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I come from a clearly un-devout family. Which means, my father was a non-practicing Hindu and my mother was a non-practicing Christian. Let me not misguide you, every year certain pujas had us running to the family temple in North Calcutta and likewise Easter and/or Christmas often meant a visit to church. We were basically given the funda of both religions and left to decide what we wished to believe in. Or not. In fact, when we were growing up I can never remember it being so important to belong. There were no issues about intolerance and I was pretty clueless about what my friends or associates believed in and frankly it never mattered. It still doesn't.
Against that backdrop at one point of time in my life I decided that I was an atheist. "I will never set foot inside another temple or church," I declared, expecting some reaction to my rebellion. My father didn't even look up, "good, you can keep watch over our shoes and stuff," he shrugged. And there I was thenceforth on family holidays, hanging around with an assortment of bags, shoes and belts while the rest of the family visited the needful.
But there was one time of year when the whole family happily became "Christian". Yes, you guessed it, at Christmas. In fact, in Calcutta, the whole city looked forward to celebrating Christmas... Park Street was lit up, New market was overflowing with those plastic Christmas trees and tinsel, the whole lane near Nahoum's smelled delicious with the bakery churning out their goodies and the city got ready to party. Even the weather cooperated, winter was in the air.
And at home too, there would be a big tree in the living room, which my father would happily decorate with tinsel bought from New Market. It was a festive time. My mother would bake Christmas cakes and the smell of roasts and fresh baking hung in the air. School was over for the year, the final exams had been taken care of and we all looked forward to a new year that was fast approaching. We didn't have stockings but made do with empty pillowcases. On Christmas eve we would hand it up and lie awake in the dark under our quilts tucked in under the mosquito nets, hoping for a glimpse of the jolly fat man in red. Christmas mornings had us rushing to our "stockings" which would be crammed with goodies which invariably included jojoops and mints and fudge. For lunch we'd have friends and family over and a lunch amid much laughter and fun. It was truly magical.
When my daughters were small I was very gung-ho about Christmas and Santa Claus and the works. The girls too were super excited. They would hang up their stockings and snuggle in their beds... wondering whether Santa would get all the things on their lists. He didn't, often. The other day I was cleaning out one of my drawers and found one of their notes to Santa "bring me some lipstick and don't tell my Ma," was written in a seven year old hand...can you blame Santa?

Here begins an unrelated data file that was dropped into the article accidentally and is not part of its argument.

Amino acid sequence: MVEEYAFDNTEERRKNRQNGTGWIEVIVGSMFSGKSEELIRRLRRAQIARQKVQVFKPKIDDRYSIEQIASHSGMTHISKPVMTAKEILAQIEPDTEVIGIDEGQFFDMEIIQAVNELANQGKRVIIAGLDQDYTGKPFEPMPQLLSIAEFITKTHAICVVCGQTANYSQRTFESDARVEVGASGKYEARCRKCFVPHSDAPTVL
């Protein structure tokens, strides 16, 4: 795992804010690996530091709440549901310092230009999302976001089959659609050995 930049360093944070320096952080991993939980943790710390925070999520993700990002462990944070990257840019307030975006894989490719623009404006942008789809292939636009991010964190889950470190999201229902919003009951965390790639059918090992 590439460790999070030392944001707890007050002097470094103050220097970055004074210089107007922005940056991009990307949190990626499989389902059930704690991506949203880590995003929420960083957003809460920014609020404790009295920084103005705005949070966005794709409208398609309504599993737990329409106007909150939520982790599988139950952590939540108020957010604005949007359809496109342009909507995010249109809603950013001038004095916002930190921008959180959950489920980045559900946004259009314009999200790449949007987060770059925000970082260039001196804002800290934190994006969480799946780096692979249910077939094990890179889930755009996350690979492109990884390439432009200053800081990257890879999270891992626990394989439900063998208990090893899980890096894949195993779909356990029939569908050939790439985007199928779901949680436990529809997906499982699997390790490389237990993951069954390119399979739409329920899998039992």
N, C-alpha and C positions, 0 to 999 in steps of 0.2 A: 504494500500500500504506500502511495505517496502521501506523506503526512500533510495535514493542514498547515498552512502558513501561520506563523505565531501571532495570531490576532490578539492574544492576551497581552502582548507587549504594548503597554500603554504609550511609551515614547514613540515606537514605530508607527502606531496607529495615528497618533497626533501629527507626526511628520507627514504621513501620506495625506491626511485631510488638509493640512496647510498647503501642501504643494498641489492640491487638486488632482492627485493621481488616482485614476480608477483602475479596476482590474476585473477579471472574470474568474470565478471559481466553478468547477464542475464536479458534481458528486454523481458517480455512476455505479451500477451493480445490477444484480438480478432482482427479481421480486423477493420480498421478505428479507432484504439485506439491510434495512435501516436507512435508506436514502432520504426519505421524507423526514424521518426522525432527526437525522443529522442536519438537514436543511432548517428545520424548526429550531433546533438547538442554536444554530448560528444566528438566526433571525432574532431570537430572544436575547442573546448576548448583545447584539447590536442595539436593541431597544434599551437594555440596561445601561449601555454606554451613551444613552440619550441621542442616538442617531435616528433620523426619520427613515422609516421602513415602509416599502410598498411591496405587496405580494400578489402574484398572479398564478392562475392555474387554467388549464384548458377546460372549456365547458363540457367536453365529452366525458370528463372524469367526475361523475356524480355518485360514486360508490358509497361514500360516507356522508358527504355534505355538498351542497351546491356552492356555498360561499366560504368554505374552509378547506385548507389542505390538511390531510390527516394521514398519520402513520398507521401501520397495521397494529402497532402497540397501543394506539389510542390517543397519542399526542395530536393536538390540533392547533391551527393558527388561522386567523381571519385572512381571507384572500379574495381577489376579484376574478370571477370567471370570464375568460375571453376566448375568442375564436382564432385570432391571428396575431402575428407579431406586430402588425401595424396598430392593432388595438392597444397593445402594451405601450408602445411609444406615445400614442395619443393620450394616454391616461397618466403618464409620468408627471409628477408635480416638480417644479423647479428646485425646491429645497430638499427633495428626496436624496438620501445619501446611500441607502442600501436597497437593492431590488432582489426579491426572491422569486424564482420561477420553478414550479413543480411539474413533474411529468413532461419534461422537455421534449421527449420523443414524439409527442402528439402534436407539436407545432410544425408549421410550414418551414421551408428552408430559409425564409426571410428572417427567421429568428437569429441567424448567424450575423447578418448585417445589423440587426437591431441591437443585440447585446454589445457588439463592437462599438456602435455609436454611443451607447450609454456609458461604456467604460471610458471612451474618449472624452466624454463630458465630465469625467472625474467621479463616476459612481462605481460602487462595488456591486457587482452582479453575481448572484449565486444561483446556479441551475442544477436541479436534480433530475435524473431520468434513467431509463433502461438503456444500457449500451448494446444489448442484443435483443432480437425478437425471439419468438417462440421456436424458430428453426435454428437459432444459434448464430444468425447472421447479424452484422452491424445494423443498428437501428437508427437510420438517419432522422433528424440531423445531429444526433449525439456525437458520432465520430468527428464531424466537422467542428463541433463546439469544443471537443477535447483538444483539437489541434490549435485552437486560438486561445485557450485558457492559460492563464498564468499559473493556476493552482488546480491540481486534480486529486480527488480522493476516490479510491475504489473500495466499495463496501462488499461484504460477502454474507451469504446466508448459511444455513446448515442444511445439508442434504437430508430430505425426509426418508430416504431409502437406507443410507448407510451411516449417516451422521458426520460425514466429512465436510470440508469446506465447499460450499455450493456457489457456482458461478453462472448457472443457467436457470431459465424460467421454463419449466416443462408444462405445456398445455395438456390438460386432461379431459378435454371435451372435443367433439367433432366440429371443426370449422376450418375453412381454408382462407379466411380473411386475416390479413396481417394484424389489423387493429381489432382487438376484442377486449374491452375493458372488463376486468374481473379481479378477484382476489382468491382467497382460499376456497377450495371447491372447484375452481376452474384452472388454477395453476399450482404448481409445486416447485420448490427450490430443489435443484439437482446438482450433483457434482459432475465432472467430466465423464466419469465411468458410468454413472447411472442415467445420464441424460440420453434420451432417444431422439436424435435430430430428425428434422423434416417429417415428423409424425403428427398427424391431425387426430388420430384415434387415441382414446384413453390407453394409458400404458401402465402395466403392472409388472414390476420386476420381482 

It's been a while since they have believed in Santa. But they keep telling their young brothers and sisters the same stories I told them about Santa creeping up the stairs in the dead of night and leaving a glass of milk and some cookies so he could rest a bit.... I smile to myself, that is such an important part of the season: to believe in some magic.
Now I just don't know: I find myself growing older and wearier. The thought of dragging out all the tinsel and decorations fills me with dread. So just like last year early on in December I declared that this year Christmas is cancelled. The girls did not say anything. Until last night. Suddenly the older one (the one with ICSE flashing on her forehead) stared moaning that there's no tree. The other one started off that my almost-six-year-old nephew was waiting to help with the decorations. The older one said it's only two more years till she will have gone away to college and then I will sit by the tree and feel sorry that I did not have it up this year.... yup, emotional blackmail, no less!
So what do you do?
Soon enough, the house was resounding to the sound of Christmas Carols, the niece and nephew were called and all of us hummed and danced as the tree was put up. My other niece who is sadly down with Chicken Pox looked over from her window and bravely waved and sang along!
Ah. So today as soon as I can get away, you will find me frantically planning last minute surprises and buying little presents for Santa to leave under the Christmas tree! How I wish I had an Elf to those for me! Right now there's the Park Street Festival on and the crowds are milling about and the roads are congested with traffic and shoppers ... The thought fills me with dread. As I was leaving for work this morning I complained to the girls; they know I hate traffic and crowds.
"But Ma, it's the season for giving," they declare.
Yes, it is.
And there IS something about Christmas, isn't there, that makes you want to give?
And it's not just about gaily wrapped presents and toffees and tea lights. It's the little bit of ourselves that we give, the little bits of the children that we receive and all the happy memories that we make together...
Merry Christmas everyone!